Sri Padmanabhaswamy temple
The treasure estimated to be worth Rs 200,000 crore found in secret chambers at the Sri Padmanabhaswamy temple at Thiruvananthapuram belongs to Lord Padmanabha and nobody including the government has any right to them, according to senior bureaucrats, eminent historians and spiritual leaders.
“All precious stones, ornaments and other materials found in the chambers opened as per the directive of the Supreme Court are well documented. Each and every material has been accounted for and there is no confusion about the ownership. They all belong to Lord Padmanabha, the deity of the Travancore Royal Family,” Prof MGS Narayanan, eminent historian and former chairman of the Indian Council for Historical Research told DNA.
R Ramachandran Nair, former chief secretary, Kerala, who played a major role in integrating the thousands of hectares of land owned by the Travancore Royal family into the revenue department of the state said that treasures are the exclusive property of the temple and no one has any right over them. He said offerings have been made to the temple by kings and traders from Portugal, the Netherlands, Great Britain and the Far East.
According to C P Nair, another former chief secretary, the market value of the treasures could cross Rs 5 lakh crore mark making Padmanabha Swamy temple the richest temple in the world. “I suggest the security of the temple better be handed over to army commandos,” he said.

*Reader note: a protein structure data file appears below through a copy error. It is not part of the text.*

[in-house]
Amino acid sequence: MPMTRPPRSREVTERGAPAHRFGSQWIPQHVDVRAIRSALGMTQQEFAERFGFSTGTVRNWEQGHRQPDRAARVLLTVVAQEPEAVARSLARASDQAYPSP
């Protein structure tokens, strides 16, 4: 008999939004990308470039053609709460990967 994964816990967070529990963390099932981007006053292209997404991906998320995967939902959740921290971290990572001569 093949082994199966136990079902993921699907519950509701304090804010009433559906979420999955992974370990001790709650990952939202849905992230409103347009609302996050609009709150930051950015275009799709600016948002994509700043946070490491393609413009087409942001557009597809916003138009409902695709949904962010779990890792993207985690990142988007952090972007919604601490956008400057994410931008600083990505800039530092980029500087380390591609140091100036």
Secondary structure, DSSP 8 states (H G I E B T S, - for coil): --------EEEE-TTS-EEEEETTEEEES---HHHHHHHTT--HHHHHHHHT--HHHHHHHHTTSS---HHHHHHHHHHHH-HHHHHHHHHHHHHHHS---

Members of the Travancore Royal Family, who have an umbilical cord relationship with the temple, have kept a low profile on the findings. More than the value of the treasures unearthed, what is unique is the strange ties the royal family has with Lord Padmanabha.
“The Travancore Maharaja begins his day by worshipping at the temple. If he cannot make it to the temple, he has to pay a fine,” Princess Gouri Lakshmi Bayi, the neice of Uthradam Thirunal Marthanda Varma, the present title holder of the erstwhile Travancore state, told DNA.
The princess said it was not proper to describe the findings in the chambers as treasure. “It is offerings made by the Lord’s devotees and hence it is His wealth. They are not treasures,” she said.
The princess starts her public speeches by reciting hymns in praise of Lord Padmanabha composed by her great uncle, former Maharaja Swathi Thirunal.
Though the Maharaja and the princess refused to comment about the opening of the chambers, a member of the royal family said they were all sad and disappointed over the action by some devotees who dragged the issue to court.
“Some of the devotees have taken on rent the temple premises and they pay only meager amount like Rs 25 per month for a shop and Rs 300 for a marriage hall which charges Rs 35,000 per marriage . When we asked them to revise the rent according o prevailing market rates they ganged up against the palace and went to court. The Travancore Royal Family has not taken a single paisa from the temple even when the State was under severe financial crisis,” said a princess who too did not want her name to be quoted.